Paul Yowell’s Constitutional Rights and Constitutional Design is a superb book, with a kind of lapidary intelligence. I think it advances the conversation in two ways, methological and substantive. Methodologically, it pursues the comparative-institutional method, conducted in an empirical rather than idealized register where empiricism is appropriate, as the subtitle suggests (“Moral and Empirical reasoning in Judicial Review”). There is no trace here of a standard professional deformation in conversations about judicial review — Harold Demsetz’ “nirvana fallacy,” which takes the form of comparing idealized courts with a realistically jaundiced view of legislatures, or for that matter the reverse (although the latter case is far less common among the knowledge class). Substantively, Yowell gives us an admirably clear account of central tradeoffs in constitutional design. Let me discuss some of these in turn.
(1) Information and bias
Yowell is excellent on the basic tradeoff between information and bias in the setting of legislatures and courts. Judicial procedures are designed to ensure equality of inputs, a form of evenhandedness. This is basically a leveling strategy of institutional design: no party has an advantage in presenting information to the judges. Moreover, the lack of any electoral connection on the part of judges gives them a remoteness from current politics and thus a kind of impartiality.
The price of this evenhandedness and remoteness, however, is a relative dearth of facts and tacit knowledge. The very political insulation that pushes the judges’ competence up also tends to deprive them of information, which pushes it down. By contrast, legislative fact-finding uses a relatively unstructured hybrid process, part adversarial and part administrative or inquisitorial, which generates more information overall at the cost of greater bias.
(2) Constitutional evolution vs. constitutional innovation
If I have a complaint about Yowell’s comparison of legislatures and courts — one can’t just praise everything — it is that it is insufficiently dynamic. There are two aspects to this.
First, one needs to compare legislatures and courts as the relevant environment changes, either informationally or in terms of actual underlying conditions. For exactly the reasons Yowell gives — the (partial) empirical dependence of so many constitutional questions — one cannot assume a fully static environment. What then becomes relevant are a class of positive models of the relationship between legislation and adjudication as the environment changes. In these models, judicial decisions can adjust constitutional rules incrementally, but statutes can innovate more rapidly and completely when there is an abrupt change of circumstances or a large-scale problem top be addressed. Once the fixed cost of enacting a statute has been paid, there is no extra cost to the legislature of enacting a new rule that is dramatically different than the old rule. Judges, by contrast, face increasing marginal costs for more dramatic departures from precedent, which implies that in a system of precedent incremental change will be the norm.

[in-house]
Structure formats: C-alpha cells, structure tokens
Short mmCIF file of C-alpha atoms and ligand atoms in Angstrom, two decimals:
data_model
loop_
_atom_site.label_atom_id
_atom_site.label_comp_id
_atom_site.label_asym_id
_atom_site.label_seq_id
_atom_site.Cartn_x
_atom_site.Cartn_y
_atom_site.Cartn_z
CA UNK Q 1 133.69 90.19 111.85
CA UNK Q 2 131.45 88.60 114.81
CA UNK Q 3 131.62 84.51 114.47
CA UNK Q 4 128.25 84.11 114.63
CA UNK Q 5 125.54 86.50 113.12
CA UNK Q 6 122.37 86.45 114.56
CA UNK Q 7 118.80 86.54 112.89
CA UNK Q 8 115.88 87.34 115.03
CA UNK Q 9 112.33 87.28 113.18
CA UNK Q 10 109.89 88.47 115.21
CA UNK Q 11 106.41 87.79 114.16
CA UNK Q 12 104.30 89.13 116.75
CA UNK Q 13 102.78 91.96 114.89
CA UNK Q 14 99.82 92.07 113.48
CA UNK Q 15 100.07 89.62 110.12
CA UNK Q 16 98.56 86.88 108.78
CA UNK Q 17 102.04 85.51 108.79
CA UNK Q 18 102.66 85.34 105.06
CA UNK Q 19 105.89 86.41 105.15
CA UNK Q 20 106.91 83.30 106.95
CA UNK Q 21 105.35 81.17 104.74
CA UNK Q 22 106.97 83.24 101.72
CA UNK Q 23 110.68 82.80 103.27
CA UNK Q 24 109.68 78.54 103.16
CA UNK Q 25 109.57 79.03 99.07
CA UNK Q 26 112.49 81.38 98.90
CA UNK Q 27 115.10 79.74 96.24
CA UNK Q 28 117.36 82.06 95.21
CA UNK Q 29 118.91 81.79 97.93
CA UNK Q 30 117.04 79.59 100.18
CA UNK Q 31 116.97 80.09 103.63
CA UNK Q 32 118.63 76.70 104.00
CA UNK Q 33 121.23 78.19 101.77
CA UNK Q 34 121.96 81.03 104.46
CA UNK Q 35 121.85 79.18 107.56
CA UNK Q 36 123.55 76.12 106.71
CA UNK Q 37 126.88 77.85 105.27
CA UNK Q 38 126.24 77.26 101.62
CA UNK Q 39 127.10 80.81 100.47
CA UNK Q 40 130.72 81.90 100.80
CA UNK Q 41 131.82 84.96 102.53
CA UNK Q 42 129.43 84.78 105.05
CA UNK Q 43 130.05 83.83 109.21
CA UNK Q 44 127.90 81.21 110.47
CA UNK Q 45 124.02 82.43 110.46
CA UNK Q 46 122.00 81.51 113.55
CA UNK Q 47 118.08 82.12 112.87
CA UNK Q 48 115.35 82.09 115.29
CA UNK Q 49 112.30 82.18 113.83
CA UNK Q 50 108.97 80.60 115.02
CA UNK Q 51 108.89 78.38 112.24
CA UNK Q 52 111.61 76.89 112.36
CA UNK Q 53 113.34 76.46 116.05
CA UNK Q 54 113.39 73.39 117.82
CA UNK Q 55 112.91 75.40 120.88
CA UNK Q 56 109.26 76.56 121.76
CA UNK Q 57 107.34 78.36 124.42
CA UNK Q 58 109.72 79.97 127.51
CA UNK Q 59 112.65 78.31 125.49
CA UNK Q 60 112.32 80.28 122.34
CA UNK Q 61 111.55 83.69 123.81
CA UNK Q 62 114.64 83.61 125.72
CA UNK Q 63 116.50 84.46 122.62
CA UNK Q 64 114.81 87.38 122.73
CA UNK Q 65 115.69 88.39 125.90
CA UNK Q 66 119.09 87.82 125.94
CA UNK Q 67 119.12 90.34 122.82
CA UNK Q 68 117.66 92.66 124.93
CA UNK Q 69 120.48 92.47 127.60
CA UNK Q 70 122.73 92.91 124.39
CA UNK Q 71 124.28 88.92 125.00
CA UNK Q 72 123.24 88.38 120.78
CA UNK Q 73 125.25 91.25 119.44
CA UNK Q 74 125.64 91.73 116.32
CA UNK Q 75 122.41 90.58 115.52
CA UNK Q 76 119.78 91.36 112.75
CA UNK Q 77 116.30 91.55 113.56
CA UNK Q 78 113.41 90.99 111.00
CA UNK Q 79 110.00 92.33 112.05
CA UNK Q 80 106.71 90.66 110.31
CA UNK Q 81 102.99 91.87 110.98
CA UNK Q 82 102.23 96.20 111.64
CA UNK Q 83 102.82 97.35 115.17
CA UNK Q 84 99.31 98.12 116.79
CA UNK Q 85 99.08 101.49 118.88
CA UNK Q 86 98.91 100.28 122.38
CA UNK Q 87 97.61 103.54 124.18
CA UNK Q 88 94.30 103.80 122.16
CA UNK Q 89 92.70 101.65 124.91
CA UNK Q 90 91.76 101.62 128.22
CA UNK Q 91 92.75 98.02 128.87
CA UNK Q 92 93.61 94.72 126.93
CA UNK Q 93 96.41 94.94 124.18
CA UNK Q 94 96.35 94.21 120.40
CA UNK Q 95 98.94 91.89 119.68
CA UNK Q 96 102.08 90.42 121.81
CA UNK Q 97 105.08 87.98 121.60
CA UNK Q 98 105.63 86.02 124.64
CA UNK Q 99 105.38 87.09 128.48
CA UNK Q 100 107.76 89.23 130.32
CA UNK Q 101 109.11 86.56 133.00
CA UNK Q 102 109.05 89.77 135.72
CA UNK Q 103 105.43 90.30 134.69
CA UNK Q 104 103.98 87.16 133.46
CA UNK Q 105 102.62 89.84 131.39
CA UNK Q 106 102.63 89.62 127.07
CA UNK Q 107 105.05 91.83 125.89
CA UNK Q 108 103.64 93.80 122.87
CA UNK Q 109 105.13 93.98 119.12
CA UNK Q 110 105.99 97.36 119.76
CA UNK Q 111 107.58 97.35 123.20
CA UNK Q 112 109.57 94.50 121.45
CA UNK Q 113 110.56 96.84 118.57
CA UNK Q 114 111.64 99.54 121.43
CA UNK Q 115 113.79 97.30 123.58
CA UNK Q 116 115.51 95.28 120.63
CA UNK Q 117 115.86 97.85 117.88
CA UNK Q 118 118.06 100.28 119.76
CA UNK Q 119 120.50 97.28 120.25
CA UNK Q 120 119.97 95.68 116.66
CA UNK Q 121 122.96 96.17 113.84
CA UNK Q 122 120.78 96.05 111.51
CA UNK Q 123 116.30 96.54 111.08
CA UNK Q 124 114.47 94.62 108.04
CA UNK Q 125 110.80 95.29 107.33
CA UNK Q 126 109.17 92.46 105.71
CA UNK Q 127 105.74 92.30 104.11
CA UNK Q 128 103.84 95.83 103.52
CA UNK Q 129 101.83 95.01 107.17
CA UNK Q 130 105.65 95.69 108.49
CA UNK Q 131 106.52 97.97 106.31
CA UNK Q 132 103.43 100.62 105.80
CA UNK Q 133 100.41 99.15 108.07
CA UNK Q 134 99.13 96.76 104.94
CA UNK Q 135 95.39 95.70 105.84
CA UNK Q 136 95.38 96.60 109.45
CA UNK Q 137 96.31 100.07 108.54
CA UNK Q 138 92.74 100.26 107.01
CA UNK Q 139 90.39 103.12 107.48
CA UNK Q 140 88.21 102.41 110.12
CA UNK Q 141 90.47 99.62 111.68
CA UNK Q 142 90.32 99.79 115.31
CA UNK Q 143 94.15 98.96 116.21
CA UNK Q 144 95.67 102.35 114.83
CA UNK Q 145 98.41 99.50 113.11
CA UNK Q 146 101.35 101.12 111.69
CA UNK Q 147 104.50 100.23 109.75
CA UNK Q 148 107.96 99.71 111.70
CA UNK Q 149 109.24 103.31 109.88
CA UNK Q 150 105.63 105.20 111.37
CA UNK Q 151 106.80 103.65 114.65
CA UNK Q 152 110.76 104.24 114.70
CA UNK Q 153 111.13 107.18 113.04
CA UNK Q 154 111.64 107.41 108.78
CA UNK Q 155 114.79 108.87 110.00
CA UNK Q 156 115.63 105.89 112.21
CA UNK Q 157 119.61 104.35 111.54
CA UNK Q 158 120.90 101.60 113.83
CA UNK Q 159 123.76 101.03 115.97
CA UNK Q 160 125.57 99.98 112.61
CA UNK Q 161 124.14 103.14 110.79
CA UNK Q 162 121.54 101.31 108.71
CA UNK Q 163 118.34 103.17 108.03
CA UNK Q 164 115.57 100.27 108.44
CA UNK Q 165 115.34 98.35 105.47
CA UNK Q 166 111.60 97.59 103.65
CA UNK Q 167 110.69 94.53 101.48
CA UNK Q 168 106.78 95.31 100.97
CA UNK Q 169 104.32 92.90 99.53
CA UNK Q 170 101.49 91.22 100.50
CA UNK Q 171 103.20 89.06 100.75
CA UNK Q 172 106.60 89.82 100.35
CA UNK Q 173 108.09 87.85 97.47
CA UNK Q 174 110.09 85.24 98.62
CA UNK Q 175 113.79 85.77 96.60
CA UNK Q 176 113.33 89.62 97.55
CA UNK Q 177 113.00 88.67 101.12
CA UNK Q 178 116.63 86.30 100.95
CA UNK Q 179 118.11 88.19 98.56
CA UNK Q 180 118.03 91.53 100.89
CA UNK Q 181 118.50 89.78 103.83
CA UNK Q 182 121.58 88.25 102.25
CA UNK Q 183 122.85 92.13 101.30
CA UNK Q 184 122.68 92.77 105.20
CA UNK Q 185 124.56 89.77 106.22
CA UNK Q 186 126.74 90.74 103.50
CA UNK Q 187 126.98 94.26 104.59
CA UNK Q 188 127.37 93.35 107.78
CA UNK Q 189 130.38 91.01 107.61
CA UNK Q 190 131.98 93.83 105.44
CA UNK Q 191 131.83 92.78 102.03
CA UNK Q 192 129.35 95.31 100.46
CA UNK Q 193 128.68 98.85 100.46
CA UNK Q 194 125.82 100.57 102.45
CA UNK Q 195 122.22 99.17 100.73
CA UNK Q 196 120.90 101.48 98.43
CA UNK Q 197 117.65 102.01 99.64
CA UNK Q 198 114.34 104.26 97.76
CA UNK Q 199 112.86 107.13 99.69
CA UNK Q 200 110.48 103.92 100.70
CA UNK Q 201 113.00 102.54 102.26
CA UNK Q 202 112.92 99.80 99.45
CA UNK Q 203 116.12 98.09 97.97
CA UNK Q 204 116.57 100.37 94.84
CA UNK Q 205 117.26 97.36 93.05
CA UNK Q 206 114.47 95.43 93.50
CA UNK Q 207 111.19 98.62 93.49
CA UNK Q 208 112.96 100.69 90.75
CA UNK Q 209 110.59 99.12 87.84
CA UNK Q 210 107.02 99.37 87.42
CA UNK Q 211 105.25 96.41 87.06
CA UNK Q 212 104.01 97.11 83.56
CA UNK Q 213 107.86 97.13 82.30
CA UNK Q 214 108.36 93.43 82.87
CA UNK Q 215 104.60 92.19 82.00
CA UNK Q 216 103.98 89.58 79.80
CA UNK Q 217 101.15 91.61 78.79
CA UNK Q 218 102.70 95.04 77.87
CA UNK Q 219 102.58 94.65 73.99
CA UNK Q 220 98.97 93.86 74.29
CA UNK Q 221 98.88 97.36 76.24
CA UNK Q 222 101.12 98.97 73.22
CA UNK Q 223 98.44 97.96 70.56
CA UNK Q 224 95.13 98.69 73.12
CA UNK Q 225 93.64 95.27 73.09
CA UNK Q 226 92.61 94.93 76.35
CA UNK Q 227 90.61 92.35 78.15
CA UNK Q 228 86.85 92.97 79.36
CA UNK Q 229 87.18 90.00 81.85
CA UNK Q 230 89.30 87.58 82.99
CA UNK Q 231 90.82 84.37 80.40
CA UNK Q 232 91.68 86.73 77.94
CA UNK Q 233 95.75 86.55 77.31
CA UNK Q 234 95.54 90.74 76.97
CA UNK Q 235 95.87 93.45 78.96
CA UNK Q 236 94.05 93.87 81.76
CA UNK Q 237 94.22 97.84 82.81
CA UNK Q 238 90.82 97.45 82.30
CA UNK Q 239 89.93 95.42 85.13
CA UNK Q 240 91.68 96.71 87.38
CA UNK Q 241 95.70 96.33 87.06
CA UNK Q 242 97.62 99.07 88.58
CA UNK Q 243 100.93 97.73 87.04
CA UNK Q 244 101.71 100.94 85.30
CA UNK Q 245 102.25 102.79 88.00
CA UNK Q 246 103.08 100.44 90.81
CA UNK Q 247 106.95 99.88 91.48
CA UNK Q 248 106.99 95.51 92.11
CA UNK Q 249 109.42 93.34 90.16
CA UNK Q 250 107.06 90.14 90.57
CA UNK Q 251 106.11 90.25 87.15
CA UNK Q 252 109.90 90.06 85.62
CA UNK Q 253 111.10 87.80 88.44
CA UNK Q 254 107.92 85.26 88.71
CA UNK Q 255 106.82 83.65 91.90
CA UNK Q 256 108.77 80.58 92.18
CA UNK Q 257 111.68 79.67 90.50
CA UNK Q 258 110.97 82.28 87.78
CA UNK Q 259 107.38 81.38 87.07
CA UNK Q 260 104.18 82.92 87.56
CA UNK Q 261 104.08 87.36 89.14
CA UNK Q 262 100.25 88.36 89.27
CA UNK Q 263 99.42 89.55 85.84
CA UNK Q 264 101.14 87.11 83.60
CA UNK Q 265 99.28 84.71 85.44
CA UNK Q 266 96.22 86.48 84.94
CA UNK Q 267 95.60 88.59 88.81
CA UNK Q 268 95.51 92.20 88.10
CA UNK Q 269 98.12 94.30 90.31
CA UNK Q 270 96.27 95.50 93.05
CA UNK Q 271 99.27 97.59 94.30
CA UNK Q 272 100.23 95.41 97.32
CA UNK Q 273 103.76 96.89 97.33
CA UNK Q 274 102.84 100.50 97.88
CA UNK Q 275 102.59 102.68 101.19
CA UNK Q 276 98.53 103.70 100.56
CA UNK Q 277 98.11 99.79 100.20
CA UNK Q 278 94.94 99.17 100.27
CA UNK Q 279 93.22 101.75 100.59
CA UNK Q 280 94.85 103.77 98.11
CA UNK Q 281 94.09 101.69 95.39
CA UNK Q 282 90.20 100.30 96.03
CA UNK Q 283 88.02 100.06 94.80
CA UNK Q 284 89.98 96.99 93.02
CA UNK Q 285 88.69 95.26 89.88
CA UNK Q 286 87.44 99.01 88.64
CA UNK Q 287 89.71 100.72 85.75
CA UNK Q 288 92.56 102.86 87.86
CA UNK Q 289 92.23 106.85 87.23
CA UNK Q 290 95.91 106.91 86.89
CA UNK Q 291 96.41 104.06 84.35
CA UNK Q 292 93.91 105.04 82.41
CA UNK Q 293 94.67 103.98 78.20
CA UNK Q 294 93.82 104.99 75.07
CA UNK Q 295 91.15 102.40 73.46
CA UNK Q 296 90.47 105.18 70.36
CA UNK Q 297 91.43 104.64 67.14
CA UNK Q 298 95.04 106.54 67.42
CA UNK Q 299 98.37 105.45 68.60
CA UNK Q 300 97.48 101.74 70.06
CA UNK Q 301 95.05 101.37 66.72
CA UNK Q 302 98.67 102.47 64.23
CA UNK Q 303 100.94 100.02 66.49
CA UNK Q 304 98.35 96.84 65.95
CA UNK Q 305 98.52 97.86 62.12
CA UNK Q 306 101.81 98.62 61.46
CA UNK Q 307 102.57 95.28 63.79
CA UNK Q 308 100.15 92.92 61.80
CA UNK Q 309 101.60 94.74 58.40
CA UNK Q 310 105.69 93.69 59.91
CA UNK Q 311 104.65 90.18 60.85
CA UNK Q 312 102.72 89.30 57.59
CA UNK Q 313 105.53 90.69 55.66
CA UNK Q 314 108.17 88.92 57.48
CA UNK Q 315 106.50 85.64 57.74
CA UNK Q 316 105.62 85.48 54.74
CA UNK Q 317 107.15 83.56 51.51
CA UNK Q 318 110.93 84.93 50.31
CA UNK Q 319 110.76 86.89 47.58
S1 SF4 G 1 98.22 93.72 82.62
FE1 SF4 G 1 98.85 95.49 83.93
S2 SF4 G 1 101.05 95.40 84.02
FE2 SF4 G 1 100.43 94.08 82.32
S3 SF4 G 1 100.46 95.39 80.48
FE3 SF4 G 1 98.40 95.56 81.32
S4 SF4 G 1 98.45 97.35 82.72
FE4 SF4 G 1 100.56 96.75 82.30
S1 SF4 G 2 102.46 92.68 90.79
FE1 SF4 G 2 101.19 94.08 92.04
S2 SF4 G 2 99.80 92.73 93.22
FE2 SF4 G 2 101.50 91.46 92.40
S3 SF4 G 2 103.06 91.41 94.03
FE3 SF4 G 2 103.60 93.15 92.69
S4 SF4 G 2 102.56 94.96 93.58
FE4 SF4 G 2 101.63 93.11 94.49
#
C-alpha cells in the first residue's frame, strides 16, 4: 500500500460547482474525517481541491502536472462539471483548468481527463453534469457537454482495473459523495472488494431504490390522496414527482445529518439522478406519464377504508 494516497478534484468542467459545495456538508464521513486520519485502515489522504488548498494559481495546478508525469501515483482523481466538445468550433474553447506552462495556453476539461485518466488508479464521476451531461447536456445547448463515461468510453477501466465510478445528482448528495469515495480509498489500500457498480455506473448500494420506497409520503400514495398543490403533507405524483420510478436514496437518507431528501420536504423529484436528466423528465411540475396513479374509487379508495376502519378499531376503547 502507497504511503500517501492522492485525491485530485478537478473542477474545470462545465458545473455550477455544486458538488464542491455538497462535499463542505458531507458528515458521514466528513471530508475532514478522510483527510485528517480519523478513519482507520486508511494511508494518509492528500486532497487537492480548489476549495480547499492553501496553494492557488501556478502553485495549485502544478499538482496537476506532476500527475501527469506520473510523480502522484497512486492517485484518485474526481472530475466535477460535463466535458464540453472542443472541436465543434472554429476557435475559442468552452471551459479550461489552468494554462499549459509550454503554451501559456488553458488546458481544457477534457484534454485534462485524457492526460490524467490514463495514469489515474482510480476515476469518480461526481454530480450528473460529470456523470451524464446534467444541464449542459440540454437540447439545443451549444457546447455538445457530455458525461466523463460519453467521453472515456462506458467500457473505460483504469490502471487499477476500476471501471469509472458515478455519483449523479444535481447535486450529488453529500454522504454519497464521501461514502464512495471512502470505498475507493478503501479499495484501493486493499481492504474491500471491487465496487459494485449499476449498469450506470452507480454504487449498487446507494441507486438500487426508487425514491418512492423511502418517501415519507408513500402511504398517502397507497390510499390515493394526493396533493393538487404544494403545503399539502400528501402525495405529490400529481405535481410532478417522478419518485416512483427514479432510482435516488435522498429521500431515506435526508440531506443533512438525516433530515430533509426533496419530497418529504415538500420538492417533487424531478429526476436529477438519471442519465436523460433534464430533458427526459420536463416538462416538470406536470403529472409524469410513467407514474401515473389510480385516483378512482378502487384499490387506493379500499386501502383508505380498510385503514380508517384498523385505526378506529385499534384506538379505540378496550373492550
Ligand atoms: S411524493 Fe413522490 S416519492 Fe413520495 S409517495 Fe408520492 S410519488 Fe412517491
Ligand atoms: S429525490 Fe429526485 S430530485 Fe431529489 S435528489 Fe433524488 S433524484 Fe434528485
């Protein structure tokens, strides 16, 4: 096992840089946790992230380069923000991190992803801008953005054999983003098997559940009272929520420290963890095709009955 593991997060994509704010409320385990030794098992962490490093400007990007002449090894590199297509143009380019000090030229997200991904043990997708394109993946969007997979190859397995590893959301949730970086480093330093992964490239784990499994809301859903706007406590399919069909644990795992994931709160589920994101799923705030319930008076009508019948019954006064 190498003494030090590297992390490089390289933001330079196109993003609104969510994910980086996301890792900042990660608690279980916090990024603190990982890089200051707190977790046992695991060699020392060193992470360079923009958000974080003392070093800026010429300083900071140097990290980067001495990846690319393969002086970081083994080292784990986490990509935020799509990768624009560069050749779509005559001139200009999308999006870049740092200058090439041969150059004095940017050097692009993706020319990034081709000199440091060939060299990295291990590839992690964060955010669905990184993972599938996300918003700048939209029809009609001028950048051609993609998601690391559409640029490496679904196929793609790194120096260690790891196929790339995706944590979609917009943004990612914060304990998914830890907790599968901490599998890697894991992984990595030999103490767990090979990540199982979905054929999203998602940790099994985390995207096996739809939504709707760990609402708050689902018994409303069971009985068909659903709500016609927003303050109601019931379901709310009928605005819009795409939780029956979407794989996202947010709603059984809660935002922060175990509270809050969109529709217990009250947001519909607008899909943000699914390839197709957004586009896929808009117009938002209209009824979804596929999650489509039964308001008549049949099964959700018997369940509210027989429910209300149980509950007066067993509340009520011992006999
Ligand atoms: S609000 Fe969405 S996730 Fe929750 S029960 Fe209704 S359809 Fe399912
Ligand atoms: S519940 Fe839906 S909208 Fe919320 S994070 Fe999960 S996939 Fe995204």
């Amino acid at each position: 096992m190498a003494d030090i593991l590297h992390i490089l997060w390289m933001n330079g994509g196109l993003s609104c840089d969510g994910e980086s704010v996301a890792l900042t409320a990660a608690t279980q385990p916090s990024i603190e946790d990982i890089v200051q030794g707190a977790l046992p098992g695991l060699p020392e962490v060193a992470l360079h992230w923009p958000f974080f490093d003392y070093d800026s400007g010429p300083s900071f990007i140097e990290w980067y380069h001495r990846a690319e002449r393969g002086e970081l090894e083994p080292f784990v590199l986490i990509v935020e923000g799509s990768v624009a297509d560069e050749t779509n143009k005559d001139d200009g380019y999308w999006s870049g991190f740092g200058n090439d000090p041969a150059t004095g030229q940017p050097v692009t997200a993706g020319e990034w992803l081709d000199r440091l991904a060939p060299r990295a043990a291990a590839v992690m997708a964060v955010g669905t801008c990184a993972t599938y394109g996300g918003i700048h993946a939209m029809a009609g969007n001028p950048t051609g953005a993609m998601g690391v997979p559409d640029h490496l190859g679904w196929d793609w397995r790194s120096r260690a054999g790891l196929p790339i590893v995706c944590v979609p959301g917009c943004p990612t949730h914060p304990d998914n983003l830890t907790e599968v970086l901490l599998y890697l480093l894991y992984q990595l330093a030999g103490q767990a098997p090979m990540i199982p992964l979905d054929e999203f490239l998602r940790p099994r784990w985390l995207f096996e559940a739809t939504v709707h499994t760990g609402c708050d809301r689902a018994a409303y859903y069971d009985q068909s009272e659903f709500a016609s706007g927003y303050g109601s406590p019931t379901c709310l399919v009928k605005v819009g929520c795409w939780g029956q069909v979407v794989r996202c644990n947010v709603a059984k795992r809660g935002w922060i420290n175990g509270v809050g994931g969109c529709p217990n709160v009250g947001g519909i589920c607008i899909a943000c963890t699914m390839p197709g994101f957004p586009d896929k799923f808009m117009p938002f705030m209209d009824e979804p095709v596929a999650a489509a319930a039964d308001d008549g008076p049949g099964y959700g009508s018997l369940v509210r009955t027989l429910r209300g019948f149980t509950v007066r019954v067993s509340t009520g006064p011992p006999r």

Given this, as the economists Ponzetto and Fernandez observe in the Journal of Legal Studies, “the fundamental trade-off is between evolution towards efficiency when the social optimum does not change, and rapid legal innovation when it does…. [S]tatutory intervention enables the legislature to adapt the law not only to the novel requirements of society, but also to its own biases, or the preferences of the special-interest groups that influence it. This price is only worth paying when social change in sufficiently intense.”
Of course models are only useful when they are useful. However I think this is a decent lens for understanding episodes of large-scale constitutional innovation in both the USA and (perhaps) the UK. Very tentatively, and subject to the correction of UK lawyers, I think of the Act of Settlement, the Parliament Act 1911, and the Human Rights Act as innovative constitutional statutes that take place at a kind of scale, and with leaps through the space of the possible, that it is hard to imagine judicial decisions replicating.
(3) Sentinel effects vs. epistemic moral hazard
The final tradeoff I will mention involves sentinel effects and epistemic free-riding or moral hazard. This is also an aspect of the difference between dynamic and static comparisons, involving the endogenous interaction between legislatures and courts. I didn’t see much about this in the book.
One possibility here is a form of epistemic moral hazard. Legislators who anticipate constitutional judicial review may rationally invest less in gathering and processing information. Precisely because they know that judges will be trying to catch their mistakes, they may commit more mistakes. The free-riding might even be mutual, in a case of “after you, Alphonse.” Legislators and judges might, on this picture, both reach fewer right answers than would either institution acting alone. This is of course just one possibility, however. Another one is a sentinel effect: the anticipation of review may induce higher-quality work than would otherwise occur. Yowell’s book would have been even richer with more discussion of these dynamic possibilities.
But this is to complain that no book is perfect — a standard none of us could meet. Yowell’s book makes a powerful contribution to the debate over judicial review, which now can no longer be idealized and stylized in the old manner.
Adrian Vermeule is Ralph S. Tyler Professor of Constitutional Law at Harvard Law School